Our findings show that work stress in terms of effort-reward imbalance is linked to altered biomarker levels across multiple systems that affect the risk of diabetes and cardiovascular disease. After taking into account all the main and sensitivity analyses, the most robust associations with work stress among men were those of BMI, waist circumference, waist-hip ratio, HDL, and white blood cell count. Among women, the most robust associations were observed with BMI and white blood cell count.

Our results are in agreement with the hypothesis that work stress is a risk factor for obesity13,14,15,16 and metabolic syndrome15, 17, 18, which may involve adiposity, as well as reduced glucose tolerance, dyslipidaemia, or elevated blood pressure. The present findings provide counter-evidence to studies that have failed to observe an association with regard to adiposity and diabetes19. These inconsistencies may partly stem from the potentially heterogeneous effects of stress, as work stress appear to induce weight gain in some people, but be related to weight loss and loss of appetite in others16.

Our finding that work stress may be related to dyslipidaemia, especially low HDL cholesterol, is in line with at least two previous studies13, 20, although this is not a universal observation21,22,23. Increased levels of white blood cells in stressed individuals may indicate that work stress also affects the immune system by increasing systemic inflammation, a factor that increases the risk of plaque rupture. This finding accords with reviews on work stress and immunity which concluded that effort-reward imbalance is related to reduced immune function24, 25. Given that Mendelian randomization studies have confirmed a causal role of inflammation in the aetiology of coronary heart disease26, our findings on work stress and increased white cell count may point to a potential pathway that link stress and coronary heart disease. Inflammation is also known to induce depressive symptoms27, and work stress is a risk factor for depression28,29,30. However, in the present study, confounding or mediation by depression is unlikely to completely explain the association between work stress and increased inflammation because the association remained after adjustment for depressive symptoms.

Our observation on the association of work stress with adverse liver function indicators in men is novel. This is likely to reflect increased alcohol consumption among stressed men. Work stress, as indicated by extensive working hours, has been associated with increased risky drinking behaviour31. Work stress assessed by effort-reward imbalance has also been suggested to increase the risk for alcohol dependence among men32, pointing to a potential indirect behavioural pathway between work stress and cardiovascular diseases via increased alcohol consumption as an unhealthy coping strategy to relieve feelings of stress. However, with cross-sectional data we cannot exclude the possibility that heavy drinking may also increase the likelihood of experiencing stress at work. In multivariable adjusted analyses, the relationship between work stress and gamma GT and ALT remained after adjustment for alcohol consumption, but this is likely to reflect imprecise measurement of alcohol consumption using self-reports.

Episodic stress may induce temporary increases in blood pressure and heart rate33, but no consistent association between chronic work stress and resting blood pressure was apparent in the present study (although a slight tendency for elevated blood pressure in stressed men was observed). In a recent review of the literature on work stress, as indicated by effort-reward imbalance, Gilbert-Quimet et al.34 concluded that previous evidence on the relationship with blood pressure is conflicting, but that the findings have been more consistent for men34. More recently, the IPD-Work consortium using raw individual-level data from 8 European cohort studies found no consistent association of work stress, as indicated by job strain, with systolic or diastolic blood pressure or hypertension35, whereas a smaller study reported that imbalance between efforts and rewards was associated with increased systolic blood pressure in women36. More research seems warranted to clarify the potential role of work stress for blood pressure changes, its effect modifiers and the possibility that blood pressure differences become evident only with ambulatory or real-life measurements. We did not observe a robust association between work stress and high blood glucose whereas there was an association among men with higher platelets, a biomarker that assesses the tendency for blood coagulation. Previous evidence on these blood biomarkers is scarce and mixed including both null results20 and positive findings37, 38.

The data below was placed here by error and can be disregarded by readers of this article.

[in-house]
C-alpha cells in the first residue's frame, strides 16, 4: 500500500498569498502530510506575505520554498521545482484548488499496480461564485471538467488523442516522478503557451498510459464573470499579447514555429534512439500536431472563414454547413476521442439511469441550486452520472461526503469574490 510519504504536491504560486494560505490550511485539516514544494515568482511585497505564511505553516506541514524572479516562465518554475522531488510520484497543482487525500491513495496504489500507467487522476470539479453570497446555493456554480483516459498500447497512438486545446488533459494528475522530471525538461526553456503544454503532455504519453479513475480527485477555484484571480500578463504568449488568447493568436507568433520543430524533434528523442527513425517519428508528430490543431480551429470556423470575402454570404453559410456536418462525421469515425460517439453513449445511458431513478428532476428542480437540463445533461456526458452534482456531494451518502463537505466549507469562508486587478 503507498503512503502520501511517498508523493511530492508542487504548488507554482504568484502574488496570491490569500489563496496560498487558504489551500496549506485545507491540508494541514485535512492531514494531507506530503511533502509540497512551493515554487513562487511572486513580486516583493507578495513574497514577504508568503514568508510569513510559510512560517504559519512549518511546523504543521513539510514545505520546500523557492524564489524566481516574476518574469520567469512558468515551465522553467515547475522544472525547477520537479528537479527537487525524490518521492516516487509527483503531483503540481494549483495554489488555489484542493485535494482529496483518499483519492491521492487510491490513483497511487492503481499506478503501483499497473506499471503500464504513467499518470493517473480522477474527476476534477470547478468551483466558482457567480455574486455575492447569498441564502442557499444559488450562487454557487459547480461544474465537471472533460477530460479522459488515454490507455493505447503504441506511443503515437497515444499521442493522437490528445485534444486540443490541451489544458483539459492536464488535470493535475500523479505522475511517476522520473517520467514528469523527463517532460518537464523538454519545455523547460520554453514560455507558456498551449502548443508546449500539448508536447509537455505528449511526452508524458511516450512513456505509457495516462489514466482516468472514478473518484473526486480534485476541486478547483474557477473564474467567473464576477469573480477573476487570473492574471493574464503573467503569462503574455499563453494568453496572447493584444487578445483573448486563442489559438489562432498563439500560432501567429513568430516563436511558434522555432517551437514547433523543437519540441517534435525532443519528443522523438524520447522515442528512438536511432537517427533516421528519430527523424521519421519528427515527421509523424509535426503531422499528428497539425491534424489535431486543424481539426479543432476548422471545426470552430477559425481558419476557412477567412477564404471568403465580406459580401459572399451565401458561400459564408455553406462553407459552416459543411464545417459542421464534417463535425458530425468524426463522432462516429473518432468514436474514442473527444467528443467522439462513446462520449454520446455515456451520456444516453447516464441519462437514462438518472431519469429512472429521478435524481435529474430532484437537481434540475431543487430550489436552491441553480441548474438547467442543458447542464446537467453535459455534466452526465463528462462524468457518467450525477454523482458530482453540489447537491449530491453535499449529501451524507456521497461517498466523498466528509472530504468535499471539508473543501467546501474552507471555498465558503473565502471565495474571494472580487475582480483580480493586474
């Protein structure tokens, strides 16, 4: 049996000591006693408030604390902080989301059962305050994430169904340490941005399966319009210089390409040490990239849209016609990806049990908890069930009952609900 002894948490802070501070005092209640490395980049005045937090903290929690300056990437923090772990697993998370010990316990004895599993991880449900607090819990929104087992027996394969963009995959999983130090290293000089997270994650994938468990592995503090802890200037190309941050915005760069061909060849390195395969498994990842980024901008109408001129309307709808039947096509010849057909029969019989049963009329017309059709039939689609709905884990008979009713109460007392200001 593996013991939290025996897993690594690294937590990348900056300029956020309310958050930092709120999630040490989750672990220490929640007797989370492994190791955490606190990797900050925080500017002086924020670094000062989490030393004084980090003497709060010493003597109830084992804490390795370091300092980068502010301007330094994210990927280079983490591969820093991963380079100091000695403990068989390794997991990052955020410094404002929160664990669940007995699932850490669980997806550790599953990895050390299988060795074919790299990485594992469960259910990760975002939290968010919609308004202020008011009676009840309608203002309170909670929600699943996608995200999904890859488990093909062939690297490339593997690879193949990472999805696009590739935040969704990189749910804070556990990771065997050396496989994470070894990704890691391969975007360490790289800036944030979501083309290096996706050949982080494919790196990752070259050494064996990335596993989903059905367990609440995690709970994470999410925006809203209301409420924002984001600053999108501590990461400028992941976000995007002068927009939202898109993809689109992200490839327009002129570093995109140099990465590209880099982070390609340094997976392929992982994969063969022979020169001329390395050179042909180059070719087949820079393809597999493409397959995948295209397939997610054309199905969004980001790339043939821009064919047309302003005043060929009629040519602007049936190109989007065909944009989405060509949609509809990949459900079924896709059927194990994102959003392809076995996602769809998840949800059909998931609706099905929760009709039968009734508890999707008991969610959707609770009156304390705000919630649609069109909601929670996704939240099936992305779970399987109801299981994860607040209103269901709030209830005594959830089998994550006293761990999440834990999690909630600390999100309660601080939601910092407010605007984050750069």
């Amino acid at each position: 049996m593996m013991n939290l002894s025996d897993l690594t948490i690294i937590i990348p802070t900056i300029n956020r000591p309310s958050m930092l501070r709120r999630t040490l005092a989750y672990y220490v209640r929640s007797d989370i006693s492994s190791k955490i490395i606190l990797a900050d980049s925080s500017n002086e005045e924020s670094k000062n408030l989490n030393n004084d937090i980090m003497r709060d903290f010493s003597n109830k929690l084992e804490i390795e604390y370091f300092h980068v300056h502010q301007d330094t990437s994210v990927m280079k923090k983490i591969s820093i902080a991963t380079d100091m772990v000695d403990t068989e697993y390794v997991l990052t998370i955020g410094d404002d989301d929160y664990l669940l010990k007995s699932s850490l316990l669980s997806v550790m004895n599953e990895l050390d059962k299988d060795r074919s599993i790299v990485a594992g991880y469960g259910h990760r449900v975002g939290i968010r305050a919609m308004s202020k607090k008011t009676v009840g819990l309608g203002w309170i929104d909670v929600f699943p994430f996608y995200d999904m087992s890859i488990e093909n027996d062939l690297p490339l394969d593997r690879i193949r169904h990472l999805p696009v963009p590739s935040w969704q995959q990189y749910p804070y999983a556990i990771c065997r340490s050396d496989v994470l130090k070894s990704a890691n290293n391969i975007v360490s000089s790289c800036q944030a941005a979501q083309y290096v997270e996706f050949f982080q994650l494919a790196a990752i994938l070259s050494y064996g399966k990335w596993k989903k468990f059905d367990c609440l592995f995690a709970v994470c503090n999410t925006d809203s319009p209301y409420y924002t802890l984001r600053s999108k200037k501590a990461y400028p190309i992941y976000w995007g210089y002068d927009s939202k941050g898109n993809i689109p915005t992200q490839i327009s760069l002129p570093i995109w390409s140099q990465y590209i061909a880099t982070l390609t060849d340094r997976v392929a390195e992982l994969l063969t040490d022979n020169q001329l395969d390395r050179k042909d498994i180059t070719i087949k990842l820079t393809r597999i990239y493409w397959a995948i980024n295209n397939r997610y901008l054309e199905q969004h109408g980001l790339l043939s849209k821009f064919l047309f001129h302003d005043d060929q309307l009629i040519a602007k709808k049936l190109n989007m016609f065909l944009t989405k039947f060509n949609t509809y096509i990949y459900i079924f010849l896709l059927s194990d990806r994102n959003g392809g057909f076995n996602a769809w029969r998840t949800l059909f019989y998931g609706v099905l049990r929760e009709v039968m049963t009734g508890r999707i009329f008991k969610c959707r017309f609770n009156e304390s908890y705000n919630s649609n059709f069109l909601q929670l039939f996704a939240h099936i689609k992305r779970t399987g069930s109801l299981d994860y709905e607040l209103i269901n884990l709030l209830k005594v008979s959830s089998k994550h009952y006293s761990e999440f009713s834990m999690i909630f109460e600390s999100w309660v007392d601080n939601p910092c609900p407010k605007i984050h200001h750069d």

This study has its strengths and limitations. A major strength is the large population-based sample allowing precise estimation of the relationship between work stress and a large number of anthropometric, functional and blood-based measures. The study population was diverse including persons living and working in various settings, from large cities to small villages in different regions of France, and with a broad range of socioeconomic statuses and trades, supporting the generalizability of our findings. An obvious limitation is the low response rate, which raises the question of selection bias, although exposure-outcome relationships may not differ between subjects who are included and those who are not39. Moreover, we measured work stress with efforts and rewards and did not cover other aspects of work stress, such as high demands, low job control or long working hours. An effort-reward ratio indicating that efforts exceed rewards represented work stress in accordance with the standard definition of effort-reward imbalance, but a sensitivity analysis of the continuous ERI-ratio, as suggested by Siegrist et al.40, also supported the main findings. Due to the cross-sectional nature of the study we cannot draw conclusions about cause and effect relationships and it cannot be ruled out that, for instance, adiposity could influence the experience of effort-reward imbalance. Furthermore, more detailed measures of inflammatory activity would have been desirable as well as measures of ambulatory blood pressure which might be superior to blood pressure measures obtained in the clinic in capturing stress-related changes in vascular functioning41. No data were available from ethnic groups preventing us to examine possible ethnic or racial differences in work stress and physiological parameters.